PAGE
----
The pharmaceutical automation market is projected to reach $18.2 billion by 2029 at a CAGR of 12%. The expanding market is poised to revolutionize quality control by introducing advanced technologies to help enhance efficiency and compliance. Technologists will play a pivotal role in implementing automation in the field going forward. Let’s explore four ways automation has already improved pharmaceutical quality control.
1. Identifying Product Defects
Defective pharma products can pose health risks to patients. That’s why pharma companies are under intense scrutiny from regulatory agencies, like the FDA, to ensure their products are defect-free. Companies that fail to adhere to standards can expect to face stiff consequences. The consequences can range from fines and product recalls to, in extreme cases, complete manufacturing suspensions. Therefore, ensuring products are free of defects is paramount.
That’s where artificial intelligence comes into play. AI-powered computer vision systems can be trained to inspect pharmaceutical products for visual defects or abnormalities – including cracks, discolorations, or inconsistencies in shape and size. Often defects are missed as the result of human error. Computer vision systems - trained on millions of data points - effortlessly differentiate between faulty and functional products, eliminating the uncertainty that can lead human inspectors to make errors.
2. Streamlining the Search for Active Ingredients
The conventional method of screening for active ingredients typically involves a series of laboratory-based experiments and tests. Lab experiments can be time, resource, and talent-intensive, particularly when handling numerous compounds. While lab experiments are irreplaceable, merging traditional and modern methods (automation) elicits a more efficient exploration of potential active ingredients.
Researchers in Switzerland developed an algorithm to streamline the search for active ingredients. The algorithm was tested in a study designed to find potential protein targets for marinopyrrole A, a bacterial molecule known for its antibiotic properties. Professor Gisbert Schneider, the lead researcher on the study, revealed that the model performed exceptionally well - outperforming conventional methods in identifying ‘meaningful pairs of active ingredients and target proteins.’
3. Accelerating Colony Counting
Colony counting is the process of tallying visible clusters formed by microorganisms under a microscope. Scientists use colony counting in quality control to ensure the safety of pharmaceuticals, food, and cosmetics. In fact, processed foods we consume regularly like canned vegetables and dairy products, undergo meticulous colony counting to ensure they are free from harmful microorganisms. Frequently, a method known as 'surface sampling' is used, wherein the microbiomes under investigation are placed on pre-validated plates to ensure cross-validation. Additional techniques involve error sampling, where air is aspirated while counting colonies, and water contamination tests that scrutinize the water used in the testing process. These rigorous tests are conducted to monitor the environment.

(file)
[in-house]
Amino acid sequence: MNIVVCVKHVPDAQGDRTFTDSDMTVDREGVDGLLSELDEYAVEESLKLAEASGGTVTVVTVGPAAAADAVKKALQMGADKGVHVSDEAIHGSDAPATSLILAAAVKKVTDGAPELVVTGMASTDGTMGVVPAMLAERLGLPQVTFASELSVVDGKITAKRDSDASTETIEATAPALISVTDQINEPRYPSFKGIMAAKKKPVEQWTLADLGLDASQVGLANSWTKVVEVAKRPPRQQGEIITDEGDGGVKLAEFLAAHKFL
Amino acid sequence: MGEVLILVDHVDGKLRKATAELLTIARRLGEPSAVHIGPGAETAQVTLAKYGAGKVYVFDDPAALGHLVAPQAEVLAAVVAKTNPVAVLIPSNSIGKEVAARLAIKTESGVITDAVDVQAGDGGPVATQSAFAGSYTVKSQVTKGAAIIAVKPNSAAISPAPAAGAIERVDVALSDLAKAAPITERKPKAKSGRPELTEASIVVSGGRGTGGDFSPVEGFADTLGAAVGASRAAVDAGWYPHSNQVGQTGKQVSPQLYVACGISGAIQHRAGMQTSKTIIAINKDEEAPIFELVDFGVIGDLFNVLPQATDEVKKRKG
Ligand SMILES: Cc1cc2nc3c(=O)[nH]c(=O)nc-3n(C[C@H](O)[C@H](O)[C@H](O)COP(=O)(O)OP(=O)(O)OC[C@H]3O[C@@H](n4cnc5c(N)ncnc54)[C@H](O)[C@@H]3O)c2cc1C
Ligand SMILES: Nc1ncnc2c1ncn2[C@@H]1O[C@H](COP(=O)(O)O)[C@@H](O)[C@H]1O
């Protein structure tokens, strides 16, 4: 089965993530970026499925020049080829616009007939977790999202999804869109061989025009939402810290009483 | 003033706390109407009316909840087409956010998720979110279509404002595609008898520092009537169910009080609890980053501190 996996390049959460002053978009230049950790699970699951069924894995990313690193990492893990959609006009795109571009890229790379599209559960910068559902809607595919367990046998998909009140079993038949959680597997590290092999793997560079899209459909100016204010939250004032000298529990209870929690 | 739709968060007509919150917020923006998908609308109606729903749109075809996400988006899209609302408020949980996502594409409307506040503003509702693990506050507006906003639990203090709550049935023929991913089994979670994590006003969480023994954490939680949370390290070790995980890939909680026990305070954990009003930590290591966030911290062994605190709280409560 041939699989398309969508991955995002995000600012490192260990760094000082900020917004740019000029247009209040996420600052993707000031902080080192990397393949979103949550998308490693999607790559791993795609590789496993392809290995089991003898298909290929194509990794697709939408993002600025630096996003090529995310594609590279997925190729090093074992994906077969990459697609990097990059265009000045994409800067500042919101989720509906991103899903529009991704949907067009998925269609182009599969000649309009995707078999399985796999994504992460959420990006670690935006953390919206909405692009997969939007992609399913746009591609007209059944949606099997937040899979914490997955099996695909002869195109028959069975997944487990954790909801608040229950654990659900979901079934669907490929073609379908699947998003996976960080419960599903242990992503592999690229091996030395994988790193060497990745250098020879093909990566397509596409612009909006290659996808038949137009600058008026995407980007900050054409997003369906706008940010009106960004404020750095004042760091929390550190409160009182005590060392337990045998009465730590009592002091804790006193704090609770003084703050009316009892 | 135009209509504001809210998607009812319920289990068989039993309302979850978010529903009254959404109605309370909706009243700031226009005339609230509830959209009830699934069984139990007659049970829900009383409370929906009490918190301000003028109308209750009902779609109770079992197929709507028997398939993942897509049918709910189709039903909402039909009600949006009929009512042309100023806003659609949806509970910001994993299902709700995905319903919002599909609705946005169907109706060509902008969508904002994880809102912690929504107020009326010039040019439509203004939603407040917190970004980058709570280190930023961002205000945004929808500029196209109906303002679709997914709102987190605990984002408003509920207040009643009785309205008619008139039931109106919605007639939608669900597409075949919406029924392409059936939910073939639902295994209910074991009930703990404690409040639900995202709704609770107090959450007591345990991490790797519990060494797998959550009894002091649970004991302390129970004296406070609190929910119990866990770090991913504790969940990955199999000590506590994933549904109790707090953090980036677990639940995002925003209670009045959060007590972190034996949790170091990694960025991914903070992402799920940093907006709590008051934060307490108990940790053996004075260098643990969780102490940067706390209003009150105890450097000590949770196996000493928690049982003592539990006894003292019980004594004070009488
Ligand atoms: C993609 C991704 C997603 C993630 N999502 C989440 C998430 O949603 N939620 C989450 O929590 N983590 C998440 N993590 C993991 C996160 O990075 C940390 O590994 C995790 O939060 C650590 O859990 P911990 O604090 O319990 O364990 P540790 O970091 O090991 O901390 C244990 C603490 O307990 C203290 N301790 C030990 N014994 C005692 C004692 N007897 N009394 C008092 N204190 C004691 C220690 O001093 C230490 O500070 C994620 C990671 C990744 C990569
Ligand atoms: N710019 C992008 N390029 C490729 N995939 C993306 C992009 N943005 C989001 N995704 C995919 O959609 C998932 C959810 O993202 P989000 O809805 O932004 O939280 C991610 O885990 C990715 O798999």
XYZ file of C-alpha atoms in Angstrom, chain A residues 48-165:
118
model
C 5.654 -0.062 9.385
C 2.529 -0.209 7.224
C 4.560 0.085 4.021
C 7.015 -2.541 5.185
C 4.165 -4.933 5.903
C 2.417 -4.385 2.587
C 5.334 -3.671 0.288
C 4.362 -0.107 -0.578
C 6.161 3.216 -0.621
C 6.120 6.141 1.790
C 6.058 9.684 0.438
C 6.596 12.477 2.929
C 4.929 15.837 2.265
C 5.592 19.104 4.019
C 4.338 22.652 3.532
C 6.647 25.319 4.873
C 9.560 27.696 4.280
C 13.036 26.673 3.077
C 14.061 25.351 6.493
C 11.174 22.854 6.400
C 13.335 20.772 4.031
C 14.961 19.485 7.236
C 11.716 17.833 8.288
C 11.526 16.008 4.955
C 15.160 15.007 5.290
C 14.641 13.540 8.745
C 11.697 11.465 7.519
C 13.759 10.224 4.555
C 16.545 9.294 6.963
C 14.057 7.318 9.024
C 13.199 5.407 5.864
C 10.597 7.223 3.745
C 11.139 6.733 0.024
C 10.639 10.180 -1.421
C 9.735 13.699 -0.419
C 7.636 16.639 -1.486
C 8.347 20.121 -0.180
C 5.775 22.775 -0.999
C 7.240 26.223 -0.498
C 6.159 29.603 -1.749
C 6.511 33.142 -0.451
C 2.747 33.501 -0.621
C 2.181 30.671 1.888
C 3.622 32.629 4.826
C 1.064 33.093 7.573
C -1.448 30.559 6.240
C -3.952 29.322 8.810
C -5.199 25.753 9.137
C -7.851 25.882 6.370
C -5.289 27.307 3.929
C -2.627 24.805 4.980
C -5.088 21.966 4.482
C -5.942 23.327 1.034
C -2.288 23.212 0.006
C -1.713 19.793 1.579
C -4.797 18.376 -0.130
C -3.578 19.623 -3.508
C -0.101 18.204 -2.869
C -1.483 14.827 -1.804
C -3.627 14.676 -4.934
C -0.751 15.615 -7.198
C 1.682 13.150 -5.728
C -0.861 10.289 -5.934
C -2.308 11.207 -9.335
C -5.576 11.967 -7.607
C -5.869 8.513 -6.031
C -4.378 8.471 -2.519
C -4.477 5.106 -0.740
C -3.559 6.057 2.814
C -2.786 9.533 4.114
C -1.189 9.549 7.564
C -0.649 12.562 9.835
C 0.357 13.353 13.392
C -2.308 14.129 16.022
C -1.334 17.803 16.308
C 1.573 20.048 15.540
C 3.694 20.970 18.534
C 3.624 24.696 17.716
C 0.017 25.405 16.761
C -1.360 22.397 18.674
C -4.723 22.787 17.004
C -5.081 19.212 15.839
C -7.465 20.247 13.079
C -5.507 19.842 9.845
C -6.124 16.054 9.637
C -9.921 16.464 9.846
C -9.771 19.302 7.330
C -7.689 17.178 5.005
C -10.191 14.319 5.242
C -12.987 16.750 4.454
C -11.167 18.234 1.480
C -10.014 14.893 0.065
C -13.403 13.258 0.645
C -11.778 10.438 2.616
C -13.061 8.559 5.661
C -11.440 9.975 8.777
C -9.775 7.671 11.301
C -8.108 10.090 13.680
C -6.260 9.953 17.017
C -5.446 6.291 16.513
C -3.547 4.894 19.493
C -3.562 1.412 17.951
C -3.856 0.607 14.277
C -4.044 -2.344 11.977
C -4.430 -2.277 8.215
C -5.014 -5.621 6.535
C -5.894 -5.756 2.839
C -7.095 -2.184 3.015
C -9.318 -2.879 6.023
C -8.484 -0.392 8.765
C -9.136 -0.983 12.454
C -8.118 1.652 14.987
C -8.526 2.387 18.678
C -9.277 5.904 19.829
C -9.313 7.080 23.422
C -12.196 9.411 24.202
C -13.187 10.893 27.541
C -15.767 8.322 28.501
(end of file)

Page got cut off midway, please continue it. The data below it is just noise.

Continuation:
It’s important to note that traditional colony counting methods tend to be inefficient and error prone. Scientists have to prepare the plates with microorganisms, incubate the plates, inspect the plates for colony formation, record the results, and complete calculations. Inspecting a single plate can take several hours. Now, consider the substantial time investment required when experimenting with multiple samples. Moreover, since manual colony counting relies on the human eye and dexterity, the results are often prone to human error.
That’s where automation comes into play, helping limit the number of human errors. Computer vision software, paired with machine learning algorithms, are trained to scan plates, improving colony count recognition. Scientists can now ‘point -and-click’ colony counts using computer software, rather than relying on their naked eye. However, it's crucial to note that these machines aren't infallible, occasionally missing colonies at the plate border. Despite this, automated colony counting via advanced technology remains a potent tool for scientists in quality control.
4. Regulatory Compliance Help
Currently, the process of verifying documents for regulatory compliance is labor-intensive. Trained professionals carefully review each document, scrutinizing accuracy, completeness, and regulatory adherence. However, human fallibility opens the possibility of overlooking crucial details, leading to potential infractions.
In the future, algorithms will be employed to automate documents verification for regulatory compliance. Reducing human error by cross-referencing batch records and validating proper procedures in accordance with GMP. Additionally, implementing AI in the creation of audit trails and traceability systems enhances transparency and accountability.
The growing use of advanced technology will be the driving force behind optimizing quality control. Prompting the life sciences industry to seek professionals with data science and computer science expertise to spearhead these advancements. If your company is looking to locate elite talent in these areas, contact our team of experts here.